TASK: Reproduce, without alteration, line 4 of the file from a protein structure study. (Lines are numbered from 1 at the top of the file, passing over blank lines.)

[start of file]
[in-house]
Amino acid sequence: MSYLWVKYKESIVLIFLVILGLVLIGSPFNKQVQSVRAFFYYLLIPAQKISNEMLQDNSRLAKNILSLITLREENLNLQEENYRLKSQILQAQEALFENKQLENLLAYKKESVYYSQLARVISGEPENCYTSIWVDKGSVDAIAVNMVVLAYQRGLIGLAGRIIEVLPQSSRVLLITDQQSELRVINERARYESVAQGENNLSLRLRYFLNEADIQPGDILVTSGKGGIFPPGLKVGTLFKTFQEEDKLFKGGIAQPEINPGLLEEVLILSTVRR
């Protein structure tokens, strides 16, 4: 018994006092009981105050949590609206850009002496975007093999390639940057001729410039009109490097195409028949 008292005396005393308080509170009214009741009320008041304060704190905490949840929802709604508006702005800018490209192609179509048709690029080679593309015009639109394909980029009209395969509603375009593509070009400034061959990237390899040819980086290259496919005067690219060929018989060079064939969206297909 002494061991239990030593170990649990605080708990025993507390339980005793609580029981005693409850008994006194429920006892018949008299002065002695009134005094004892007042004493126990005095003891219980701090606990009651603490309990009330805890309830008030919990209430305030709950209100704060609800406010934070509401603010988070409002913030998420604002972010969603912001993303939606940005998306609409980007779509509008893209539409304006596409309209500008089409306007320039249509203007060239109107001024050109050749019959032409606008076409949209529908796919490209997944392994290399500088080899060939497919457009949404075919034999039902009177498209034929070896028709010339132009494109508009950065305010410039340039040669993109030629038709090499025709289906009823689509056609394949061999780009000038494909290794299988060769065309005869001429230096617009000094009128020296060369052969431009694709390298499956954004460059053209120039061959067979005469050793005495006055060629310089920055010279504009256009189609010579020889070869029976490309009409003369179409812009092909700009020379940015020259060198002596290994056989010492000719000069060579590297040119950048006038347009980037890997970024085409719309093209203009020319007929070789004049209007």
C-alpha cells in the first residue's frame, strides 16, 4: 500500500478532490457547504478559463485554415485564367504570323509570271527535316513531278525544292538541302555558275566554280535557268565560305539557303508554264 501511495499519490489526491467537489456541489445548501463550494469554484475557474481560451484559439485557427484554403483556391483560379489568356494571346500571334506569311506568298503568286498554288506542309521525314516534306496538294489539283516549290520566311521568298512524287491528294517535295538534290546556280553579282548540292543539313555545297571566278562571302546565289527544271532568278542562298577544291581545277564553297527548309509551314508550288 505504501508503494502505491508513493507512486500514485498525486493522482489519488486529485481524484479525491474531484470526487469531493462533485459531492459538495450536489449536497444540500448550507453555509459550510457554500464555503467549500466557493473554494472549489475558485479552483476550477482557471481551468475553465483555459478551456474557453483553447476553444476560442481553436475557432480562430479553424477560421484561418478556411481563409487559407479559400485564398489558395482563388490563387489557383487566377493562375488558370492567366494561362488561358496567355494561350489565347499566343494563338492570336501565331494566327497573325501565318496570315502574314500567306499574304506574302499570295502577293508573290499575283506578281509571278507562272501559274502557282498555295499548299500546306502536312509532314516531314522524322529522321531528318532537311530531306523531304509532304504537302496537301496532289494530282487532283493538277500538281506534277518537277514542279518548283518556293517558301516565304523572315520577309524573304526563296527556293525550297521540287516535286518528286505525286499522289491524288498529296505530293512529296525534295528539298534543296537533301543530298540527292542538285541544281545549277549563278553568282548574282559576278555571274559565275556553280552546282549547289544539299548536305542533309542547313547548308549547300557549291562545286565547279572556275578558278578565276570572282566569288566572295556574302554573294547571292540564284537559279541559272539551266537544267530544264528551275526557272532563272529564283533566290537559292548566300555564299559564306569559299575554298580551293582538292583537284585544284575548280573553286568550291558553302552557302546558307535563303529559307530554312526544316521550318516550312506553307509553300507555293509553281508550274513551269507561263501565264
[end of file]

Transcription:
C-alpha cells in the first residue's frame, strides 16, 4: 500500500478532490457547504478559463485554415485564367504570323509570271527535316513531278525544292538541302555558275566554280535557268565560305539557303508554264 501511495499519490489526491467537489456541489445548501463550494469554484475557474481560451484559439485557427484554403483556391483560379489568356494571346500571334506569311506568298503568286498554288506542309521525314516534306496538294489539283516549290520566311521568298512524287491528294517535295538534290546556280553579282548540292543539313555545297571566278562571302546565289527544271532568278542562298577544291581545277564553297527548309509551314508550288 505504501508503494502505491508513493507512486500514485498525486493522482489519488486529485481524484479525491474531484470526487469531493462533485459531492459538495450536489449536497444540500448550507453555509459550510457554500464555503467549500466557493473554494472549489475558485479552483476550477482557471481551468475553465483555459478551456474557453483553447476553444476560442481553436475557432480562430479553424477560421484561418478556411481563409487559407479559400485564398489558395482563388490563387489557383487566377493562375488558370492567366494561362488561358496567355494561350489565347499566343494563338492570336501565331494566327497573325501565318496570315502574314500567306499574304506574302499570295502577293508573290499575283506578281509571278507562272501559274502557282498555295499548299500546306502536312509532314516531314522524322529522321531528318532537311530531306523531304509532304504537302496537301496532289494530282487532283493538277500538281506534277518537277514542279518548283518556293517558301516565304523572315520577309524573304526563296527556293525550297521540287516535286518528286505525286499522289491524288498529296505530293512529296525534295528539298534543296537533301543530298540527292542538285541544281545549277549563278553568282548574282559576278555571274559565275556553280552546282549547289544539299548536305542533309542547313547548308549547300557549291562545286565547279572556275578558278578565276570572282566569288566572295556574302554573294547571292540564284537559279541559272539551266537544267530544264528551275526557272532563272529564283533566290537559292548566300555564299559564306569559299575554298580551293582538292583537284585544284575548280573553286568550291558553302552557302546558307535563303529559307530554312526544316521550318516550312506553307509553300507555293509553281508550274513551269507561263501565264